Farm Aid returns to Hoosier state for Sept. 23


Farm Aid, a benefit concert that debuted in Champaign, Ill., in 1985, is coming to Indiana this September for the first time since 2001.

Its core leadership — musicians Willie Nelson, John Mellencamp, Neil Young, Dave Matthews and Margo Price — will perform at the all-day music and food event, which spotlights farmers, agriculture and climate.

Farm Aid is returning to Noblesville’s Ruoff Music Center on Saturday, Sept. 23. Tickets went on sale to the public at 10 a.m. July 15 at LiveNation.com.

Ticket prices range from $75 to $315 and will be available for purchase at LiveNation.com.

It will feature performances by Farm Aid board members Nelson, Young, Mellencamp, Matthews (with Tim Reynolds) and Price. Also performing will be Bobby Weir & Wolf Bros featuring The Wolfpack, Nathaniel Rateliff & The Night Sweats, Lukas Nelson, Allison Russell, The String Cheese Incident, and Particle Kid.

The festival will highlight the work of family farmers to address climate change through regenerative, organic and sustainable farming practices, according to a Farm Aid news release issued Tuesday morning. Farm Aid will showcase these innovative climate champions on the Farm Aid stage and throughout the event. As farmers and farm and food advocates converge from across the country for the annual festival, Farm Aid will host additional pre-festival events to spotlight their work.

This is the third Farm Aid concert that has taken place in Indiana, and the second in Noblesville. Farm Aid IV took place at the Hoosier Dome in Indianapolis in 1990, and Farm Aid 2001: A Concert for America was held in Noblesville just weeks after the terrorist attacks of 2001.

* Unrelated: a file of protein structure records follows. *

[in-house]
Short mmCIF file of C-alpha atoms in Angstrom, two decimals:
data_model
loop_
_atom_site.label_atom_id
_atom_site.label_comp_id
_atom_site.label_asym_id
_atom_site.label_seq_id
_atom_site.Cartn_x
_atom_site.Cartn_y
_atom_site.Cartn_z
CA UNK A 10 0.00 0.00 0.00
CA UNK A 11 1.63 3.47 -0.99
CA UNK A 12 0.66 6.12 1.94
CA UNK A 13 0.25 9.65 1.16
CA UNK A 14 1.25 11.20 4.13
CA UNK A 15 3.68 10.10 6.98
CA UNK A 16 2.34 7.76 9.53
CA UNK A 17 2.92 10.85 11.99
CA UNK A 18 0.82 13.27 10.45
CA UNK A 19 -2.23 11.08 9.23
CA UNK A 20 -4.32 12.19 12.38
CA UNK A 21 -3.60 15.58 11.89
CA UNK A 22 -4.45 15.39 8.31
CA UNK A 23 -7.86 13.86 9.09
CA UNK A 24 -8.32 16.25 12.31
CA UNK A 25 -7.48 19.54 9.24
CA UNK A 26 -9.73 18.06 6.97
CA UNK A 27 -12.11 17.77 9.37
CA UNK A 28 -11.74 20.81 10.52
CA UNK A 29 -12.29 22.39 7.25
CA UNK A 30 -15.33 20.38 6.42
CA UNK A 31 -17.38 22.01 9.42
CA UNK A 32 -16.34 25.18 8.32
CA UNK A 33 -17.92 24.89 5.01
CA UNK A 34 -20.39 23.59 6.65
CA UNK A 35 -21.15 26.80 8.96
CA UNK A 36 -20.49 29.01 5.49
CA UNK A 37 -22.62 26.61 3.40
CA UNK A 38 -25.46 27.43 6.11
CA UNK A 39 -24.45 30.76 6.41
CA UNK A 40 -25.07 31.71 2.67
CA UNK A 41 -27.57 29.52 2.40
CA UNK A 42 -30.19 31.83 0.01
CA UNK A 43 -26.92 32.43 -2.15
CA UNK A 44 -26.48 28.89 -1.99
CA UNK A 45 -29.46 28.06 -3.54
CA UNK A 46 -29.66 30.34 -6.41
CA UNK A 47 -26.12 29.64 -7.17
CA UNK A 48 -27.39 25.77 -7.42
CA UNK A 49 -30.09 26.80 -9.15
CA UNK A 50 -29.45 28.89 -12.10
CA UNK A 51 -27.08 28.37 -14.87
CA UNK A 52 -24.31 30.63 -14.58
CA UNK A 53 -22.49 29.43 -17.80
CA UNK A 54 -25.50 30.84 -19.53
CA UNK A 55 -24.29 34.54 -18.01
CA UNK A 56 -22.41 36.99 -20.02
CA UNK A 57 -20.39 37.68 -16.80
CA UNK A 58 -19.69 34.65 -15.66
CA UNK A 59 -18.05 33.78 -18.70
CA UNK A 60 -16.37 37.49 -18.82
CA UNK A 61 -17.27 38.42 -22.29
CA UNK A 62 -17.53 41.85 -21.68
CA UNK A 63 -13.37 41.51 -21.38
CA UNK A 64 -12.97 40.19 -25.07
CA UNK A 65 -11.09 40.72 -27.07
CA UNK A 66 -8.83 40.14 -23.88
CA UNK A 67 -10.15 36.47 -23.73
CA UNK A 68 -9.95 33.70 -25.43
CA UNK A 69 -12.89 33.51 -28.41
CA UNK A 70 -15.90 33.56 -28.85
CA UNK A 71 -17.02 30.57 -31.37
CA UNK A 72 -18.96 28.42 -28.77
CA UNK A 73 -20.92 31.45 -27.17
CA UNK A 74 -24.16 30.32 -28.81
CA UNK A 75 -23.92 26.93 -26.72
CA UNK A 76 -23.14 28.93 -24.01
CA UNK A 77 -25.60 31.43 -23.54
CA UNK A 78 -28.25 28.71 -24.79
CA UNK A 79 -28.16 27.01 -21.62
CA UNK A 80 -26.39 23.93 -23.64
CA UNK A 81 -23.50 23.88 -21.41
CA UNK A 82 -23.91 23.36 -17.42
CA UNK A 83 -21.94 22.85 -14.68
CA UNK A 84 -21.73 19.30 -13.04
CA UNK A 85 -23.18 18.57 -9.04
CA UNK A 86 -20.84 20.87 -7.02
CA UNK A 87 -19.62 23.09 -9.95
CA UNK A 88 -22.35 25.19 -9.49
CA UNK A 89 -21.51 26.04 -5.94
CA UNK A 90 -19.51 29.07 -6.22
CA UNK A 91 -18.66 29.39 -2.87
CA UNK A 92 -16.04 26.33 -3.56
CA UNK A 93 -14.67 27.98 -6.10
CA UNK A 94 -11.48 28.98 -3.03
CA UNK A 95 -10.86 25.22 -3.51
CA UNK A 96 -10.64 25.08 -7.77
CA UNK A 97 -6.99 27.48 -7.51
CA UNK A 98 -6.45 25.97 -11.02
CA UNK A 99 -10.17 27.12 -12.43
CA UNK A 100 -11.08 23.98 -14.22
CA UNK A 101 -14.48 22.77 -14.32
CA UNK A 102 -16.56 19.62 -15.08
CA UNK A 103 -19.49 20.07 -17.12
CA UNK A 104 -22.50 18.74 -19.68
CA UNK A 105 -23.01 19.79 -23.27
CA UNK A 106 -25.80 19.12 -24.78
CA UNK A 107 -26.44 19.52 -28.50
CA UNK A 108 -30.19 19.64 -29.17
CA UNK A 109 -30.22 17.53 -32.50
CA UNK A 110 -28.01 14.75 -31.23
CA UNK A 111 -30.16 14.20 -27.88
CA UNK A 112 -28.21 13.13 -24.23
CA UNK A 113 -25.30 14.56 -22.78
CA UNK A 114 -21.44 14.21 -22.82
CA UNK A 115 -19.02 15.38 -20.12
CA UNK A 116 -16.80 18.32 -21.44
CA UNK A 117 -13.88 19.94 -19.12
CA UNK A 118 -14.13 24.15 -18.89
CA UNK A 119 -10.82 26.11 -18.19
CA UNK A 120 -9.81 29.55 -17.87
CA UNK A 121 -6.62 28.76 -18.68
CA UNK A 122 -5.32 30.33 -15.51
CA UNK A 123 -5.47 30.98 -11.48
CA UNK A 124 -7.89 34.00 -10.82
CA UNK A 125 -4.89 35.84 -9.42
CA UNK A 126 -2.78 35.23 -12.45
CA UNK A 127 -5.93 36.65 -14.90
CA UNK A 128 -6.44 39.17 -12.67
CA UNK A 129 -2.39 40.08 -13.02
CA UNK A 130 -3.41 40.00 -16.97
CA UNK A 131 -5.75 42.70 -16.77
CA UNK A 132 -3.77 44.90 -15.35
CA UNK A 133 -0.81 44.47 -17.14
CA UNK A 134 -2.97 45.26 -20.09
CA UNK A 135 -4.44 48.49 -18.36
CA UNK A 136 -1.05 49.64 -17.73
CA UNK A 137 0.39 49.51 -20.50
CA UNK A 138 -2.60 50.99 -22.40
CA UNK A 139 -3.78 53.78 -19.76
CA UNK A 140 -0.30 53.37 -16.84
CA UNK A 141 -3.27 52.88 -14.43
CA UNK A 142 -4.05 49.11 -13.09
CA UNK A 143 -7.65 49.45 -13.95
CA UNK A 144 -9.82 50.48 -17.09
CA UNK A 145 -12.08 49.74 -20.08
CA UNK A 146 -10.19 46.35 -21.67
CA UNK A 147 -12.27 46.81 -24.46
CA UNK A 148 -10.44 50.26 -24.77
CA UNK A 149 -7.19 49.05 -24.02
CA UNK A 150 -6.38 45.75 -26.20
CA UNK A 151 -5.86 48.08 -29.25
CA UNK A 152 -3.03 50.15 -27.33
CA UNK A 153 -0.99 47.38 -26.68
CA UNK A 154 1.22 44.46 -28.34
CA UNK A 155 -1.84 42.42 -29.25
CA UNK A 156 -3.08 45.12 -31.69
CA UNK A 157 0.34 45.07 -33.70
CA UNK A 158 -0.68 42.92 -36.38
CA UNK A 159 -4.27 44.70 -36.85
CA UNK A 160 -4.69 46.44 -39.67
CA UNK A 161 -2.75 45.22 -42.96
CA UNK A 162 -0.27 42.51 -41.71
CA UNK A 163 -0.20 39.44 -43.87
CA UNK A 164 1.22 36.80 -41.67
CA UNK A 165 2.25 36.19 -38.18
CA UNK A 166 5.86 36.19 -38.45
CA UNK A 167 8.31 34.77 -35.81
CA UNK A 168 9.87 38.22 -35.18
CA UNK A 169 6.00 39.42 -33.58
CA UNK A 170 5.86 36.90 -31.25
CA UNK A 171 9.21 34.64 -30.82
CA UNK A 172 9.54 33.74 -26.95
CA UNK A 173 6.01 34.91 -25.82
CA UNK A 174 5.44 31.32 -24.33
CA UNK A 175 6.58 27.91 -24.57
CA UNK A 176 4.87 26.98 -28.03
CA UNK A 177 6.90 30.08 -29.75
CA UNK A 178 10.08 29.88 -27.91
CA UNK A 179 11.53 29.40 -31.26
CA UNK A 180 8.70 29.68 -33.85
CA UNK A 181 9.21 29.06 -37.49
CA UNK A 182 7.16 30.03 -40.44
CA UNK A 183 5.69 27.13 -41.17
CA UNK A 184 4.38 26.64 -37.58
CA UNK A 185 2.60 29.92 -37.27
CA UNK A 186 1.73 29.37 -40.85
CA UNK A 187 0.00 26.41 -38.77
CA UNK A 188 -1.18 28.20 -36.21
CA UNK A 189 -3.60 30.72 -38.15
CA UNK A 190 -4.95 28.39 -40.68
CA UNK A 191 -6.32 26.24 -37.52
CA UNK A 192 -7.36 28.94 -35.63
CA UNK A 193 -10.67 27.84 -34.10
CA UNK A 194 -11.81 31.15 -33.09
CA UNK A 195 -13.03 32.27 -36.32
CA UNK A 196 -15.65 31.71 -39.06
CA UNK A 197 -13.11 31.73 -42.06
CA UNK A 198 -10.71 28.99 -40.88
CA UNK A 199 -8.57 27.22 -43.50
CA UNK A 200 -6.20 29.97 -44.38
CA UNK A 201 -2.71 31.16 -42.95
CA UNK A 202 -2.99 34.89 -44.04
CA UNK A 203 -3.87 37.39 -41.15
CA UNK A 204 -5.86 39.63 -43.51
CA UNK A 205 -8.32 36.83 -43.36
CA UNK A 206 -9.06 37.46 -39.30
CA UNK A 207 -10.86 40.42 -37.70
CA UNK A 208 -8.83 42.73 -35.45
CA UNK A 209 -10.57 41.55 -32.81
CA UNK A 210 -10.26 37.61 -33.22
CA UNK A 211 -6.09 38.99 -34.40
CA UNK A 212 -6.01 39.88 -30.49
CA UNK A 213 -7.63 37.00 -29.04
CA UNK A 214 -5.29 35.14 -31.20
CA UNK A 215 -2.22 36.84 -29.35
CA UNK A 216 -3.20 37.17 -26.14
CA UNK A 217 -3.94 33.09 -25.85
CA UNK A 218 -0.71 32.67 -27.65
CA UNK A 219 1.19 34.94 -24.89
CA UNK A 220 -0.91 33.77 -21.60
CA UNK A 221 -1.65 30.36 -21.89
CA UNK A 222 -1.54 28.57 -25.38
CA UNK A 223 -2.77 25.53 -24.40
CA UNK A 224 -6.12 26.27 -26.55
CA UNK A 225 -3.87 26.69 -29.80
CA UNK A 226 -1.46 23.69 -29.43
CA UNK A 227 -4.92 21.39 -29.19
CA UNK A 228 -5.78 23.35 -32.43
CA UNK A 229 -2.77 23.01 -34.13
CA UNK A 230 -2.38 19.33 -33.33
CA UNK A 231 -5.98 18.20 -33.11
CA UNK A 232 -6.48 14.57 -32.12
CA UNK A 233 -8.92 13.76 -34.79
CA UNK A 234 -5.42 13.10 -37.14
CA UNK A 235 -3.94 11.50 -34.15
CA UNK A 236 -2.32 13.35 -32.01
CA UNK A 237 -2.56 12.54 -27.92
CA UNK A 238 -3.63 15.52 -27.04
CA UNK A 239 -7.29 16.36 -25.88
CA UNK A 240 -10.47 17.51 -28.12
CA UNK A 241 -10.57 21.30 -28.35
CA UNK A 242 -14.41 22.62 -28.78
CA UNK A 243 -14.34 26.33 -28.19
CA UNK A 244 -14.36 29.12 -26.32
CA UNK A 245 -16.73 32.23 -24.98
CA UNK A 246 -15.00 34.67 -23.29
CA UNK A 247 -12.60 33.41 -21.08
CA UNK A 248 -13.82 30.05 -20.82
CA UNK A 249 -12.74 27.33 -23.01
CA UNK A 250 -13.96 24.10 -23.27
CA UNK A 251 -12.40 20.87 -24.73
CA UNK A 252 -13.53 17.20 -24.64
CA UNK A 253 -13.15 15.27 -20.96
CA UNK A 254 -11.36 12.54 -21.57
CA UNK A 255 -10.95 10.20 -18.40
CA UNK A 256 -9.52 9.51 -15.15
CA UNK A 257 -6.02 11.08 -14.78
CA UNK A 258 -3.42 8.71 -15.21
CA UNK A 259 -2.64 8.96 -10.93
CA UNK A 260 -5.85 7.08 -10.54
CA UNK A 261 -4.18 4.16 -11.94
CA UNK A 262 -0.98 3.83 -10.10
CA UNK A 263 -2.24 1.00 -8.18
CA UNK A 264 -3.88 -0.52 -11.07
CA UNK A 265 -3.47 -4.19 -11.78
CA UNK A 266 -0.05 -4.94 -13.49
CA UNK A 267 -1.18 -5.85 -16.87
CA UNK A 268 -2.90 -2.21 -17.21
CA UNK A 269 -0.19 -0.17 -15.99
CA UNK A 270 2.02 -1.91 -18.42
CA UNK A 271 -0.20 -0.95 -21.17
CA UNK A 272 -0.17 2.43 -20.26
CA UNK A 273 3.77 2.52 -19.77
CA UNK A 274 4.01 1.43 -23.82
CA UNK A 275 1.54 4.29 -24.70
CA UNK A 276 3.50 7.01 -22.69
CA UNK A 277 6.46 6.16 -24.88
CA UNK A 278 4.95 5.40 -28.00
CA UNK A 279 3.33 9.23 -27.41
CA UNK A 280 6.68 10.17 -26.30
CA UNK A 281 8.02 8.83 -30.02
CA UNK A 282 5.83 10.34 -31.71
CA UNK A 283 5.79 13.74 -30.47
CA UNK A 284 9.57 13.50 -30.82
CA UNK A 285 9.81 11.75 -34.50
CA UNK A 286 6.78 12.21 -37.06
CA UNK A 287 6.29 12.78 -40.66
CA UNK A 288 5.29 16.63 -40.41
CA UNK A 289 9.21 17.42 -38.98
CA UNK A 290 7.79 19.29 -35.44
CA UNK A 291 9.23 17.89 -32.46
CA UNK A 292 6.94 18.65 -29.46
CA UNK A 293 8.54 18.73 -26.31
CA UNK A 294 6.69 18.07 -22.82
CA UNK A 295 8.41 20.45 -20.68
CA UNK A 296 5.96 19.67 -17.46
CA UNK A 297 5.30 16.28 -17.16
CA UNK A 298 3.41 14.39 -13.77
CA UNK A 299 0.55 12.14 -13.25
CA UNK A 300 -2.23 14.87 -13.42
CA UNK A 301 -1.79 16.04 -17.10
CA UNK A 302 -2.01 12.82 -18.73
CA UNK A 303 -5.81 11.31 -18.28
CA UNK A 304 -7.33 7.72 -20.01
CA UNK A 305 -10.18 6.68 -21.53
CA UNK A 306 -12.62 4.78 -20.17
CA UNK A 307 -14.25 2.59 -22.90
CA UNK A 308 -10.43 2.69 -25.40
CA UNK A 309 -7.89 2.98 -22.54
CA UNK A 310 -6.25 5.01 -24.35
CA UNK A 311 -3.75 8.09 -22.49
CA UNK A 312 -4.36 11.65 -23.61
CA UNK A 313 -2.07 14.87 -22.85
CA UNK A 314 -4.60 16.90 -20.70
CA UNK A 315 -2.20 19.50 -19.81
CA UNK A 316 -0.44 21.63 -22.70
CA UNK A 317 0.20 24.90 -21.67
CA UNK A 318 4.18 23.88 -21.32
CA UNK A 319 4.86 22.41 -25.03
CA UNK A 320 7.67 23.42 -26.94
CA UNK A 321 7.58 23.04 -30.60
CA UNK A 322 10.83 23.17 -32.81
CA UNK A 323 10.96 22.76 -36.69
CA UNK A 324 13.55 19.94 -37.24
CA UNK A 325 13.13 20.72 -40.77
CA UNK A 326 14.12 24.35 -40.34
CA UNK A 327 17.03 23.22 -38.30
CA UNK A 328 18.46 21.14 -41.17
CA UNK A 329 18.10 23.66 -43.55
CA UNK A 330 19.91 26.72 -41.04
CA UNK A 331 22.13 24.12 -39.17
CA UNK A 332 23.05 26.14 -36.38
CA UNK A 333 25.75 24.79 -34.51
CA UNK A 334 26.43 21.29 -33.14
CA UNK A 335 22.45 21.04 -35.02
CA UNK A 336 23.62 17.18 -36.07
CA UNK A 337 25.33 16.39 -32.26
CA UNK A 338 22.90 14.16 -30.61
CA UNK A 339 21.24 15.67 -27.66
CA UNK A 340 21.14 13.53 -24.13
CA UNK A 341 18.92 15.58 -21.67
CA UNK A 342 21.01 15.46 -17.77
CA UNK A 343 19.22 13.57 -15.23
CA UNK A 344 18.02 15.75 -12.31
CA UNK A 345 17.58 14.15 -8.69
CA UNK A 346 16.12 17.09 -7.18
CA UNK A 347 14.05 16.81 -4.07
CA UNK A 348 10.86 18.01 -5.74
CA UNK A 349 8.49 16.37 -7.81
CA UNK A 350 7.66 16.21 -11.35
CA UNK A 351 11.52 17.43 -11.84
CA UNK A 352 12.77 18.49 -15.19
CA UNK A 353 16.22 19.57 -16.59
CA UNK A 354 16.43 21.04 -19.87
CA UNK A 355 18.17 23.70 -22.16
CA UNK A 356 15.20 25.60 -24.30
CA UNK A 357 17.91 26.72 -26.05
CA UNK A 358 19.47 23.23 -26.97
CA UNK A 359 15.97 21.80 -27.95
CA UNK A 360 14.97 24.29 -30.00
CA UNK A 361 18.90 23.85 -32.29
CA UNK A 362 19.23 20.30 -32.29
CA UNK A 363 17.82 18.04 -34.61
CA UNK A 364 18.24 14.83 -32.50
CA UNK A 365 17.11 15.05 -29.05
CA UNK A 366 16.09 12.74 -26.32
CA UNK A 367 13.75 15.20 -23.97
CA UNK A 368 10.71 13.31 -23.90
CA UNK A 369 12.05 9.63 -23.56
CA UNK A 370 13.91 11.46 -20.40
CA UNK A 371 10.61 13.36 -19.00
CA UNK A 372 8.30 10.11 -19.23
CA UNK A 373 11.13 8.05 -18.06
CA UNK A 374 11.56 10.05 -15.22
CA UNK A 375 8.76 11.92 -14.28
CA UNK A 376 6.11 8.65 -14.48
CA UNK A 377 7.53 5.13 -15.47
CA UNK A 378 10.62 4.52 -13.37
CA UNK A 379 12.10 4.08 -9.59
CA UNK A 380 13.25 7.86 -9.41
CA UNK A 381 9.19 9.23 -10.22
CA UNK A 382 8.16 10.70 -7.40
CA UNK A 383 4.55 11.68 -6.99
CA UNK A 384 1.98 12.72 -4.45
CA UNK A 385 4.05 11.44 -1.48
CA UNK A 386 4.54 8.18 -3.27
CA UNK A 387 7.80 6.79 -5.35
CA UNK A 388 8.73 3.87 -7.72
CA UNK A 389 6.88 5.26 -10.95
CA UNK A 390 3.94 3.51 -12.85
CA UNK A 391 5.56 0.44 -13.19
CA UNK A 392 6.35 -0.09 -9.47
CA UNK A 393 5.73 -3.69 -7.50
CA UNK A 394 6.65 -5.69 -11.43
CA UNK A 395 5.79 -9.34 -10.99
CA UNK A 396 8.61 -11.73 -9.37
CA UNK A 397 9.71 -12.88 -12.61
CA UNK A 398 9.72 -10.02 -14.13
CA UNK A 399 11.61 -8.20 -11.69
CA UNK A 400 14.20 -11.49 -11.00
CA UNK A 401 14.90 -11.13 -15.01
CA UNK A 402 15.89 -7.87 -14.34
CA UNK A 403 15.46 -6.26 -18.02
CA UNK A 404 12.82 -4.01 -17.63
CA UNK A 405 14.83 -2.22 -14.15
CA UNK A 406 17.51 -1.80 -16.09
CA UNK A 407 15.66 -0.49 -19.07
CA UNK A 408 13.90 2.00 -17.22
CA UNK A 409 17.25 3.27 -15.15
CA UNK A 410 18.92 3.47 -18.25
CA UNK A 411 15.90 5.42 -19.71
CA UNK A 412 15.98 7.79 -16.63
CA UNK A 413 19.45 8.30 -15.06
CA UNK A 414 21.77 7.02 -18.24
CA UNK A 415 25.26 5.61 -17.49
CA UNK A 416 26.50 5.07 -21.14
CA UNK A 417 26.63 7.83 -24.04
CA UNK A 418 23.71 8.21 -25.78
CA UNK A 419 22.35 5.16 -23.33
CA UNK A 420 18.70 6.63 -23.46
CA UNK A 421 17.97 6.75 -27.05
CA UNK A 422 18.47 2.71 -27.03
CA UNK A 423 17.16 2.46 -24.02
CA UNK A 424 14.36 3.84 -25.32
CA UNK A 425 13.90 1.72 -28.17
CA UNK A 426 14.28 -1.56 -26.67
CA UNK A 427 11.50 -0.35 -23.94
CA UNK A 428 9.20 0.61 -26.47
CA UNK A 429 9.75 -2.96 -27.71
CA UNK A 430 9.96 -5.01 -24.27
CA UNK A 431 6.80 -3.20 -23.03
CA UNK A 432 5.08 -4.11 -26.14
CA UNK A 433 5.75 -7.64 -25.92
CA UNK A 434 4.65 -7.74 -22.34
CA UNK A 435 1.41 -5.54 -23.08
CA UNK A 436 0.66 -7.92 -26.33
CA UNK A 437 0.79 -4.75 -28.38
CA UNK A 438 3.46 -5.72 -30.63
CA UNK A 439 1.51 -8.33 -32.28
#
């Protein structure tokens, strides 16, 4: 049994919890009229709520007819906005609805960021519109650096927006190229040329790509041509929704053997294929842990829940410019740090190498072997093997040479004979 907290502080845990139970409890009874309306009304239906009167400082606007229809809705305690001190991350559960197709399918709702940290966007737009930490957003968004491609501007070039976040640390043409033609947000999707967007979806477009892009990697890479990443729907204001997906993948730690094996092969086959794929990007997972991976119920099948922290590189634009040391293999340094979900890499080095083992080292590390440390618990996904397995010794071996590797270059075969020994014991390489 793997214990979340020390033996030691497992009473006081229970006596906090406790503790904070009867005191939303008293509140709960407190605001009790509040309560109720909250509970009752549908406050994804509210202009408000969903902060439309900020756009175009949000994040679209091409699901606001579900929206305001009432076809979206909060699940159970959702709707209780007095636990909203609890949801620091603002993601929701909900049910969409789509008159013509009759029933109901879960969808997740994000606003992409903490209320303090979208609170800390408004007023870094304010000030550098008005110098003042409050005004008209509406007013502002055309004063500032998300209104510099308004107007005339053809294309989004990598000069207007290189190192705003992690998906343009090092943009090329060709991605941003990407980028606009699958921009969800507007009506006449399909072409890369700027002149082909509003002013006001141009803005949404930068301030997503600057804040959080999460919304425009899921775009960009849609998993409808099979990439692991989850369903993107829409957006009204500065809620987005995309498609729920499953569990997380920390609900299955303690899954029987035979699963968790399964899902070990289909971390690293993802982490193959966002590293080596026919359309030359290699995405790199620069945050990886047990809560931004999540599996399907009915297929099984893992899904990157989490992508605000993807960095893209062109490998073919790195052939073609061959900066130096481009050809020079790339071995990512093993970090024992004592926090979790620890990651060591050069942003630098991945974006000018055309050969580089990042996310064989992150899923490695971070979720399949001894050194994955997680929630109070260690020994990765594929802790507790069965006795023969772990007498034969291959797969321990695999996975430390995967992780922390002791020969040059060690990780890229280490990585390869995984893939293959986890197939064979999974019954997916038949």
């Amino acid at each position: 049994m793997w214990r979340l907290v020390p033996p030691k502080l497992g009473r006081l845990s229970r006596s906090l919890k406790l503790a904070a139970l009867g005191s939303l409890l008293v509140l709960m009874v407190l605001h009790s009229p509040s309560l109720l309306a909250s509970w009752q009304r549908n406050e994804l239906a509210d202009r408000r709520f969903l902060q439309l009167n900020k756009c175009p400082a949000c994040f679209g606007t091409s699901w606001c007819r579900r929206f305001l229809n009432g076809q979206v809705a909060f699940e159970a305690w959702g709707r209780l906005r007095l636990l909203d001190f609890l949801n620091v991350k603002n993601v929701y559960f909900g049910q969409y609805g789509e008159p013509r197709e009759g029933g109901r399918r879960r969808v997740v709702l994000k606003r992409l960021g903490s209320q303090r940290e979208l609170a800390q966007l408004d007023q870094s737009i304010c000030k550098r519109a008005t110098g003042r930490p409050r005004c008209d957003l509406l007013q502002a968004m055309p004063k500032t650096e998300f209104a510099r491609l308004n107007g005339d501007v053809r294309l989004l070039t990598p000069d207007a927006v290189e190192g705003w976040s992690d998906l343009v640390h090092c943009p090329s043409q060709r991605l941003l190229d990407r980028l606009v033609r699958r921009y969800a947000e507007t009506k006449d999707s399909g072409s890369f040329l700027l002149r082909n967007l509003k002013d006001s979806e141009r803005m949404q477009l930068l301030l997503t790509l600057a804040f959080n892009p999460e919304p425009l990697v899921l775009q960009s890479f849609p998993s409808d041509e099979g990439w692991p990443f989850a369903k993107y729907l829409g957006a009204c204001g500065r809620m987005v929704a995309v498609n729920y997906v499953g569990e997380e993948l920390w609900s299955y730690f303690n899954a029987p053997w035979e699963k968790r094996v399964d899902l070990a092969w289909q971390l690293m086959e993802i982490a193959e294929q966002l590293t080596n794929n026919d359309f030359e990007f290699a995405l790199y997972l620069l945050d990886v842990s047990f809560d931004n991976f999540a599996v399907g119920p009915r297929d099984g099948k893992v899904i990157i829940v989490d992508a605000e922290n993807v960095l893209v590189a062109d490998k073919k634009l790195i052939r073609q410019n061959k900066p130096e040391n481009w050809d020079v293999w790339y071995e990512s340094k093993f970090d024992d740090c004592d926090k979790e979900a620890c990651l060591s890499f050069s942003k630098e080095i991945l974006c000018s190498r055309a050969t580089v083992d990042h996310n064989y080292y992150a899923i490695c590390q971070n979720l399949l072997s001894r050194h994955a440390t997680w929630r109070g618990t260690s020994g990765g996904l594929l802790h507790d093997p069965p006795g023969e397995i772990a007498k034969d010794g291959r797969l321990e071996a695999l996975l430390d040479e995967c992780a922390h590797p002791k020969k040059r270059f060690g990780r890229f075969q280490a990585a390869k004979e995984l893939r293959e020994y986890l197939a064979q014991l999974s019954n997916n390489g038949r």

“Family farmers have the solutions to some of our toughest challenges,” Nelson, Farm Aid President and Founder, said in the news release. “As we face a changing climate, farmers in Indiana, across the Midwest and all over the country are farming in ways that create more resilient farms to build healthy soils and protect our water.”

Across Indiana, climate change has already had a considerable impact, Farm Aid said in its news release. In the coming years, climate change will shift the state to two extremes: hotter, drier summers and wetter winters and springs, creating more urgency for on-farm production practices that care for the soil and water, Farm Aid said.

“Indiana has the most polluted rivers and streams of any state, and almost all of Indiana’s lakes and reservoirs sampled in a recent study are unfit for drinking water. One of the main culprits is manure run-off from large-scale concentrated animal feeding operations,” Farm Aid said in its news release. “Many family farmers in Indiana are national leaders in implementing farming practices to mitigate climate change, including cover cropping, rotating crops, reducing soil tillage, integrating livestock and crop production, raising pastured livestock, and improving soil and water management.”

Mellencamp, Farm Aid co-founder, is a Hoosier native from Seymour. “We are honored and excited to bring the Farm Aid experience back to Indiana. My home state holds deep meaning for me and for the generations of family farmers who have dedicated their lives to caring for the Earth and bringing us good food,” Mellencamp said.

Indiana is the eighth largest farming state in the nation, generating $31.2 billion annually. Every 10 jobs directly related to Indiana agriculture support an additional eight jobs in the state. Home to 56,649 farms with an average farm size of 264 acres, there are more than 94,000 farmers in Indiana. More than 80% of land in Indiana is devoted to farms, forests and woodland. While its top crops are corn and soybeans, Hoosier farmers grow more than 30 major fruits and vegetables each year, including melons, pumpkins and mint.

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